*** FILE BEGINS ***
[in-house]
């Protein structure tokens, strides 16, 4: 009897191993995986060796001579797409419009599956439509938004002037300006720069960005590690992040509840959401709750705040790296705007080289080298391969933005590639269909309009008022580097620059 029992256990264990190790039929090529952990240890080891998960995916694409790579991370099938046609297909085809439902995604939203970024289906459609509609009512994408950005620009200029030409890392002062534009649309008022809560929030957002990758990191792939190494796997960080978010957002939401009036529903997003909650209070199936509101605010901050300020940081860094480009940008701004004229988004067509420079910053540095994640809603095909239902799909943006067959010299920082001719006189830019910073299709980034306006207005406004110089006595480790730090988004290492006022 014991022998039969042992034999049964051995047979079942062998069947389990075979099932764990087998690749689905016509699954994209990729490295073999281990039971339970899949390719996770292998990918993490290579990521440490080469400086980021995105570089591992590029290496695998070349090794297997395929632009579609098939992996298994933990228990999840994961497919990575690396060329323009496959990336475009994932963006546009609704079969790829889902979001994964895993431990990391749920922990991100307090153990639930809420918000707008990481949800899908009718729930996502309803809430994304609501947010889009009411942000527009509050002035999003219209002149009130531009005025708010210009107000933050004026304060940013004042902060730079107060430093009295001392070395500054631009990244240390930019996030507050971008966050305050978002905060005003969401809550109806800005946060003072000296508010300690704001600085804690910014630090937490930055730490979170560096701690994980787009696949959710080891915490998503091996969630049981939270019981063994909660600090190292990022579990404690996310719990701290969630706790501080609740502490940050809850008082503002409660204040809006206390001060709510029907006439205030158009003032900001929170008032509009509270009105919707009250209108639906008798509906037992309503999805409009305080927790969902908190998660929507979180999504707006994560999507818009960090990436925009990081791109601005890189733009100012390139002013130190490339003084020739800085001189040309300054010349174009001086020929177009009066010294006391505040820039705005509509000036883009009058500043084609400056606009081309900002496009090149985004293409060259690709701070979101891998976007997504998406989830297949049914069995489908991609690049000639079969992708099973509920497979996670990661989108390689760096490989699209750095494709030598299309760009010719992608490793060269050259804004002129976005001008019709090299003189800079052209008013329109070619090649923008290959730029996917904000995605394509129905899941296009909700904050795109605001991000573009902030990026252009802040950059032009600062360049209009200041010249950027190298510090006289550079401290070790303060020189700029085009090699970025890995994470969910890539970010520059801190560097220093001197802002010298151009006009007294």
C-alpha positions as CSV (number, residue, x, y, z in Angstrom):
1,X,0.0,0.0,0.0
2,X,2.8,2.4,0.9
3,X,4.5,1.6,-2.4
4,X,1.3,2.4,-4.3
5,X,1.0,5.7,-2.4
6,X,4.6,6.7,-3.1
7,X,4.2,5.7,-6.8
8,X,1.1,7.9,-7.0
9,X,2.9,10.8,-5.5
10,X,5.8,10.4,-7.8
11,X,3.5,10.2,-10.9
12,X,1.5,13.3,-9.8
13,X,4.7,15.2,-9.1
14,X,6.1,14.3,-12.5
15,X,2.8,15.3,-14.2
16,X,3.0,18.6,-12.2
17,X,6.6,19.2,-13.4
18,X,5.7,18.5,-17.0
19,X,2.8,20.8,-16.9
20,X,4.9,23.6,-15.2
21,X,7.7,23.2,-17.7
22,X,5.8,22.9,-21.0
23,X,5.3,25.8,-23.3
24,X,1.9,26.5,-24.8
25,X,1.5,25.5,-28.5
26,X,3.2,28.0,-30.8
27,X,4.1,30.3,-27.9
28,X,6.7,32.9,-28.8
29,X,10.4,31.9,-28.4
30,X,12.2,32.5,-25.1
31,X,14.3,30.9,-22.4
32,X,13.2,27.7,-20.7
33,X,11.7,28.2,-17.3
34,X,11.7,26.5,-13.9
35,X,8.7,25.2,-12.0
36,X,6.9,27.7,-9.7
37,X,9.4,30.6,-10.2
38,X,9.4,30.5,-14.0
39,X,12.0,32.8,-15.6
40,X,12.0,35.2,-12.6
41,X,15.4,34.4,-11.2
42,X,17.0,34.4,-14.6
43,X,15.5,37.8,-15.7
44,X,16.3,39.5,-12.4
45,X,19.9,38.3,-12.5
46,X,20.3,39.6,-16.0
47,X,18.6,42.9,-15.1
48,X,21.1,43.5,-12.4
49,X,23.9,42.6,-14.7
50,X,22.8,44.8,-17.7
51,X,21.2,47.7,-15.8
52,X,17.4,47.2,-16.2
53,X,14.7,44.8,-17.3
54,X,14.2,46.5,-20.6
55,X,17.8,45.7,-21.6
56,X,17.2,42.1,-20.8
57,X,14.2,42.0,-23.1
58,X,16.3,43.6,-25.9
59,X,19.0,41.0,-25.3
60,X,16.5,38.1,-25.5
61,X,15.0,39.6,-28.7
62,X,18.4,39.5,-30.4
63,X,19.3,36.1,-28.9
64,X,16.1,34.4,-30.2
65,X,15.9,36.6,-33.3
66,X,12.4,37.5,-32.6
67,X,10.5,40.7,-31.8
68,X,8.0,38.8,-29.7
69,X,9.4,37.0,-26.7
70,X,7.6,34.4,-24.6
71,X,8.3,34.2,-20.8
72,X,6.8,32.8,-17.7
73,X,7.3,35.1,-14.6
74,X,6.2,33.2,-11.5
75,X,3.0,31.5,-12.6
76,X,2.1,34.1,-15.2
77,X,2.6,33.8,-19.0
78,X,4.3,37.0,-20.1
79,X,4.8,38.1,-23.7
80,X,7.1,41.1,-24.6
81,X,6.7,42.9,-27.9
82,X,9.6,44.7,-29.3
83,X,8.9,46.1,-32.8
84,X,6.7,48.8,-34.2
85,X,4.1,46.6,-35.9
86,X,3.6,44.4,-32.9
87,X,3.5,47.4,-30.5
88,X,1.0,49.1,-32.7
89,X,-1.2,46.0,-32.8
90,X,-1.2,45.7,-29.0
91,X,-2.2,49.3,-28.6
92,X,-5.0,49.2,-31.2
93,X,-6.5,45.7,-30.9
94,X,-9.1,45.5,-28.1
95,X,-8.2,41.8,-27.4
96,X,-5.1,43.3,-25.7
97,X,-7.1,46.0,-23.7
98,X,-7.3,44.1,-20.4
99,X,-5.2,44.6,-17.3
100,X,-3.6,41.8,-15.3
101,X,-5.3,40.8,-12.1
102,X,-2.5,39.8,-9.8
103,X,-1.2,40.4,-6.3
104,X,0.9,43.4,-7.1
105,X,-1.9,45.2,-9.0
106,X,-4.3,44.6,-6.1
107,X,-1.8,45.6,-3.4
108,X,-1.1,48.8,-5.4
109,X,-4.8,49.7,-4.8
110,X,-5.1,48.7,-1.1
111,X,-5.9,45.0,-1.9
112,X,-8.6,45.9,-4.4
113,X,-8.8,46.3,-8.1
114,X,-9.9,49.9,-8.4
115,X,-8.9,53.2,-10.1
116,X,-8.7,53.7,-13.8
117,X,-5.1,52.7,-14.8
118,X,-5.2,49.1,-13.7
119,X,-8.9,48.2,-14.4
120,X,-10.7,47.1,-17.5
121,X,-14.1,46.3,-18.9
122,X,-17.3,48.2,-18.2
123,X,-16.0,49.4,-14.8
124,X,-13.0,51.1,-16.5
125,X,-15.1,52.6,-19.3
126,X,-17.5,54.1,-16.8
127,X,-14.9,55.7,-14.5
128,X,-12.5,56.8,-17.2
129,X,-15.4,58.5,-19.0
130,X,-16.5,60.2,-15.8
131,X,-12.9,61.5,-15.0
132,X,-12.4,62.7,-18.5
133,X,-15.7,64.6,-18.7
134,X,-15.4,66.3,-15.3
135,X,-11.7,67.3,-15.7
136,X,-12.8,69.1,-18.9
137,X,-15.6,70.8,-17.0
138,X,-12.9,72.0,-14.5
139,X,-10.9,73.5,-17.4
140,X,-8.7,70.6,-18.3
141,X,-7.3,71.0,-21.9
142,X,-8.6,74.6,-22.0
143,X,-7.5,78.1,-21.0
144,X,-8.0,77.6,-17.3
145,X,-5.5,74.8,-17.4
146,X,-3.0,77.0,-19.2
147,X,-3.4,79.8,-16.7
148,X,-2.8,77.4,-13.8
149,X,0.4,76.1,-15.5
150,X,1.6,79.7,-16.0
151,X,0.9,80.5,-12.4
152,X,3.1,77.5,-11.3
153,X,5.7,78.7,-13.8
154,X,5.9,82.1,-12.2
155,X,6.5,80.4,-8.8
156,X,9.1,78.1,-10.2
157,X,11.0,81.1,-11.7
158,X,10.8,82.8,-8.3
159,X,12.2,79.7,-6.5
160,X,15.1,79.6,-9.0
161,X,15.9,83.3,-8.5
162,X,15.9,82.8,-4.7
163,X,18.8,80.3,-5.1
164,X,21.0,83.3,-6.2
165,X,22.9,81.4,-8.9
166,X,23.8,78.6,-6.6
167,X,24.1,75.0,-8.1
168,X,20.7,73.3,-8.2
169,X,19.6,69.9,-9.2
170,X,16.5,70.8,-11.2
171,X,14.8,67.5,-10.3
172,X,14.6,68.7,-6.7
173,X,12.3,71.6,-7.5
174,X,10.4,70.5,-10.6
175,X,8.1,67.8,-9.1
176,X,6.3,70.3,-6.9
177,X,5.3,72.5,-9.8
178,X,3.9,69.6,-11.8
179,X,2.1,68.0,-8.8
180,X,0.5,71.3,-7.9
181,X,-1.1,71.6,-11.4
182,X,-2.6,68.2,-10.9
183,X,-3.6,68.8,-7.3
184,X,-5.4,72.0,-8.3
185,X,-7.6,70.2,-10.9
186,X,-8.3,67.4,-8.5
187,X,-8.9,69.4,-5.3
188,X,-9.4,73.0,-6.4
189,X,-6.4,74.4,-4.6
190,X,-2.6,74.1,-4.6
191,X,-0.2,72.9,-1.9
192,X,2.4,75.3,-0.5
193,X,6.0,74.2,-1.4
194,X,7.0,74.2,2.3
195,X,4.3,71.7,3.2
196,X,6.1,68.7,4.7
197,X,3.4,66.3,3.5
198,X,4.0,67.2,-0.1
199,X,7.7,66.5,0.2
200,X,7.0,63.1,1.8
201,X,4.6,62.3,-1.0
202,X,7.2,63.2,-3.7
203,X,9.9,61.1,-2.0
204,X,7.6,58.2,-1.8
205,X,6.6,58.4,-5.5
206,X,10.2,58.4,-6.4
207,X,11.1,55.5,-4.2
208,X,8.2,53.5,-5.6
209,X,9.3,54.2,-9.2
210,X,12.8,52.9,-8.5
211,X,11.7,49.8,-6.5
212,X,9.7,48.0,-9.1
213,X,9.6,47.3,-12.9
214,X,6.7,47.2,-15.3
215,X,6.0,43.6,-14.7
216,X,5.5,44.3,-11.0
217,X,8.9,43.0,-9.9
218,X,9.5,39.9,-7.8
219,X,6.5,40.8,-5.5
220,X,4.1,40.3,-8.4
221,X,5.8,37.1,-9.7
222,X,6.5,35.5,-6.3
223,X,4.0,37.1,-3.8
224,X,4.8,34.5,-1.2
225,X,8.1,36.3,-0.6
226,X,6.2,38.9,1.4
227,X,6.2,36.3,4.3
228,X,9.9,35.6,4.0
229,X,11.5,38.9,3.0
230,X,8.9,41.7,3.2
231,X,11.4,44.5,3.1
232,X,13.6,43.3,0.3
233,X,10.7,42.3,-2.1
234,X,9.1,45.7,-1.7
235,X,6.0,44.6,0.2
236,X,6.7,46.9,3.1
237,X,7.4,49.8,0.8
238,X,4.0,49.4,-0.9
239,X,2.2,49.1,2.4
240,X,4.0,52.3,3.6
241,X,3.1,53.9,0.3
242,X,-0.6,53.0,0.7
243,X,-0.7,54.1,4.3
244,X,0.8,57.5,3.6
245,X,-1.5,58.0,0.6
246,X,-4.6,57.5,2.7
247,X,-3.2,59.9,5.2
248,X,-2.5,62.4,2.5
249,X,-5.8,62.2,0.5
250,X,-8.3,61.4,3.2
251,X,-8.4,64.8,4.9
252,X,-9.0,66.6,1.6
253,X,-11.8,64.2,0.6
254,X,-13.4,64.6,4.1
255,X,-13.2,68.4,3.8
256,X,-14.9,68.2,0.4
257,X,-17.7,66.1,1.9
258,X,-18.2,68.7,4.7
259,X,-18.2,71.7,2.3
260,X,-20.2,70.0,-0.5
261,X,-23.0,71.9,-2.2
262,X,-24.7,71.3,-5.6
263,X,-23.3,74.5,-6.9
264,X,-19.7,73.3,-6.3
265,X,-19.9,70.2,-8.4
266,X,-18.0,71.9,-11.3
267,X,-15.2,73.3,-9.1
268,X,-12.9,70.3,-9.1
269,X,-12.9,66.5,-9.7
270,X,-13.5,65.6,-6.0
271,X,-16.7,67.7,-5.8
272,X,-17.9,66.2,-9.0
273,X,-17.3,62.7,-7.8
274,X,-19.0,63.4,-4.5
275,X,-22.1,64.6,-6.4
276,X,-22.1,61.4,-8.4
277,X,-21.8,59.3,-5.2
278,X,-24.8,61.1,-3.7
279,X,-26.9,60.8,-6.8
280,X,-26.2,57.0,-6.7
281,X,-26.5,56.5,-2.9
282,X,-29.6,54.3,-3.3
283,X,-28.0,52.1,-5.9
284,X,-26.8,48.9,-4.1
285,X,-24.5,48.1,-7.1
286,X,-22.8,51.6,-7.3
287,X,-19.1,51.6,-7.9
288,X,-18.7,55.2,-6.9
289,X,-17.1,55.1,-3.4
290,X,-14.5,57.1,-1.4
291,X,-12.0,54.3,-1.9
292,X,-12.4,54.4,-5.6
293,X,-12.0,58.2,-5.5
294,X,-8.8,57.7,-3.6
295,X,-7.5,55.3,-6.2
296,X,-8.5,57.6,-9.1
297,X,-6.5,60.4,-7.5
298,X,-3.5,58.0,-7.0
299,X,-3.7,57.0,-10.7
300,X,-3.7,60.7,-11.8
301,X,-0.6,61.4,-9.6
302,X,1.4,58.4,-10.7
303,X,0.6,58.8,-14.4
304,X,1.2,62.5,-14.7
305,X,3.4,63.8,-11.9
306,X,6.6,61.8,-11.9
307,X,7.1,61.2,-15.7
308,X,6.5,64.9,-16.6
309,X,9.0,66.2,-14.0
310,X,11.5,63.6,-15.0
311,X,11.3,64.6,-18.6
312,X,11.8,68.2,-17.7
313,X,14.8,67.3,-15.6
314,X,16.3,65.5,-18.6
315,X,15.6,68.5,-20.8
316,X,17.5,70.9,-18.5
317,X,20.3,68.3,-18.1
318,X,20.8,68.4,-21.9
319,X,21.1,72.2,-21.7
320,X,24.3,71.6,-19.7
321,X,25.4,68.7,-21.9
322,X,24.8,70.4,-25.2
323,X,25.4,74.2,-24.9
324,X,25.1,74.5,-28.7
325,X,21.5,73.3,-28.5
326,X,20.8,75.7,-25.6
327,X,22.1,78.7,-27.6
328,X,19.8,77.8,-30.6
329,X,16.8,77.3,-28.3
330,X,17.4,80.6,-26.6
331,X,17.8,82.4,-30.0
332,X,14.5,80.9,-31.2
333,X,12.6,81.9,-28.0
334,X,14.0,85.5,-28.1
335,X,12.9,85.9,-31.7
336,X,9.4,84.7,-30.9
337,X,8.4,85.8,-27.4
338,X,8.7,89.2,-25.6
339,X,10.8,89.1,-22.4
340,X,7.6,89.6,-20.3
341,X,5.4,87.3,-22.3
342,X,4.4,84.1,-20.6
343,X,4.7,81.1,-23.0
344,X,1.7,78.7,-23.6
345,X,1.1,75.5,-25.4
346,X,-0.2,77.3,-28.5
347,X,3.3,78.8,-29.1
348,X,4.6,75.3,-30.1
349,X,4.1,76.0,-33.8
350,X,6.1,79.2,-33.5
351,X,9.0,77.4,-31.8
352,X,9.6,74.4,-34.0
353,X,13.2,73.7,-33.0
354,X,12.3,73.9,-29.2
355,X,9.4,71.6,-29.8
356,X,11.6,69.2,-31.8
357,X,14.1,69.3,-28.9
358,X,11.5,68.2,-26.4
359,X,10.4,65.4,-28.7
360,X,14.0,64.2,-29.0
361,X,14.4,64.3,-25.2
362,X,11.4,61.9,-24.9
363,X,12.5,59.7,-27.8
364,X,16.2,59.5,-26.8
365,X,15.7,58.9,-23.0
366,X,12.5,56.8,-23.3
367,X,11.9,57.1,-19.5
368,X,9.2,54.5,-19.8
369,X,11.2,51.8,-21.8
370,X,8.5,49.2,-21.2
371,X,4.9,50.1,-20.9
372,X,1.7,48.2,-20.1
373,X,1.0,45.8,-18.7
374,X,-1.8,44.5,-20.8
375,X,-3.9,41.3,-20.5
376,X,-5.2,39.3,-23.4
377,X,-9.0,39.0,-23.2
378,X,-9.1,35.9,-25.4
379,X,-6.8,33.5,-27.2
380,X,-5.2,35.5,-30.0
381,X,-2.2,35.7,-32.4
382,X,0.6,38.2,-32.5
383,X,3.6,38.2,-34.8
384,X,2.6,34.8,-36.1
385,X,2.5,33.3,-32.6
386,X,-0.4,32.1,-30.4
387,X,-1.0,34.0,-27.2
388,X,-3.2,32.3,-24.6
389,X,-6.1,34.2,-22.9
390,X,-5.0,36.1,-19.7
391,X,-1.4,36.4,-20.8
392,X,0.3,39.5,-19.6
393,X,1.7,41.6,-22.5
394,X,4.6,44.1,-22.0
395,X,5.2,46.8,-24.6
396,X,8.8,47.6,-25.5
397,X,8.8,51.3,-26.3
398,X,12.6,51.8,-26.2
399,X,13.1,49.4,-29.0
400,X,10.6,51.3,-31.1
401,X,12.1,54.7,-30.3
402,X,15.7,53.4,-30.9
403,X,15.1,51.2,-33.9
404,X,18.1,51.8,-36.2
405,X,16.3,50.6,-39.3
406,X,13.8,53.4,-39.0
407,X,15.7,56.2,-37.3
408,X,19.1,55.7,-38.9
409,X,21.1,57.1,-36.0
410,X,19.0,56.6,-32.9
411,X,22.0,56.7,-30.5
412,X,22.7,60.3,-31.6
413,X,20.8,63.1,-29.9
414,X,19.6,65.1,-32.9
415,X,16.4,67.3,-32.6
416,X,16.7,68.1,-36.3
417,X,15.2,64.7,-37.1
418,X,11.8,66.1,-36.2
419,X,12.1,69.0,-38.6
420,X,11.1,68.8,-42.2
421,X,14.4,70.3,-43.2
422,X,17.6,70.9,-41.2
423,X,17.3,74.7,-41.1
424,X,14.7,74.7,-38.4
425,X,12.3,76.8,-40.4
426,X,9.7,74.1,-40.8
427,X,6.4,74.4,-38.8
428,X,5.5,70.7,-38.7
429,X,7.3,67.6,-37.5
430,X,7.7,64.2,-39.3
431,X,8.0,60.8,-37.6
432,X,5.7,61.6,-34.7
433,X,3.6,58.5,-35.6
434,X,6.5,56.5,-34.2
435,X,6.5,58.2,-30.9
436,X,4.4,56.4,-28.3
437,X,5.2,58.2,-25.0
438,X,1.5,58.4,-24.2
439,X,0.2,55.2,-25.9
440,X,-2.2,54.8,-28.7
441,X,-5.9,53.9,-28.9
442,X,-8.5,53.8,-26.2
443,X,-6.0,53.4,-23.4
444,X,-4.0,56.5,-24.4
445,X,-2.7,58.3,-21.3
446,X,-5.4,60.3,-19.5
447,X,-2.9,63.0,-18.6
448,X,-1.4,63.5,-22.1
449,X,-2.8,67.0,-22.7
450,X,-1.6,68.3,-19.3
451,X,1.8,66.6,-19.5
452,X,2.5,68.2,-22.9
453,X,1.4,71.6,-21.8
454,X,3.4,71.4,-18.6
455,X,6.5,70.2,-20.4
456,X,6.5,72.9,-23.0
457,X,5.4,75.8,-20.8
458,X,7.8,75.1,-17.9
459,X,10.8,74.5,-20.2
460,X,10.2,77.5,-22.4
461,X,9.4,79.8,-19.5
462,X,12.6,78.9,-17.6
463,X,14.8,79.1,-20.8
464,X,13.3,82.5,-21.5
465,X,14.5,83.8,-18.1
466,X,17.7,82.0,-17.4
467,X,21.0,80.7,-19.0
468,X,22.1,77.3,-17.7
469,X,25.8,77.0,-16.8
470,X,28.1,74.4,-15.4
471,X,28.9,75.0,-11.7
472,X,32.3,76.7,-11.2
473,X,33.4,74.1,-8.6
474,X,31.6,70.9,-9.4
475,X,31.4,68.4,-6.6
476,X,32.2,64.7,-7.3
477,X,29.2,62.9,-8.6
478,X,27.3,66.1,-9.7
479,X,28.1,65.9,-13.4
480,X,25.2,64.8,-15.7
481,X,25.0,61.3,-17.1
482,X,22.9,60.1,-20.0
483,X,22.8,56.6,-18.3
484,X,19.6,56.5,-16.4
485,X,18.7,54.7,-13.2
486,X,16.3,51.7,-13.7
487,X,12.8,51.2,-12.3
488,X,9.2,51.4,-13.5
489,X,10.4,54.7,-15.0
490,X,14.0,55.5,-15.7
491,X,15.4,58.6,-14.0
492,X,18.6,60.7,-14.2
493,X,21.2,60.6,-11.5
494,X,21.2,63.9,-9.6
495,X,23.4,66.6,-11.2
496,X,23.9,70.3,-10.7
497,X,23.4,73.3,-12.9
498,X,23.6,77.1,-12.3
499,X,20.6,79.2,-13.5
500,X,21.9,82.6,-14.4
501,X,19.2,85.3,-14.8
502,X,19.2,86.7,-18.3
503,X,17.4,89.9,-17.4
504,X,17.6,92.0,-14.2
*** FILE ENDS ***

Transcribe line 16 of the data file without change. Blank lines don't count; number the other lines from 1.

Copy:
13,X,4.7,15.2,-9.1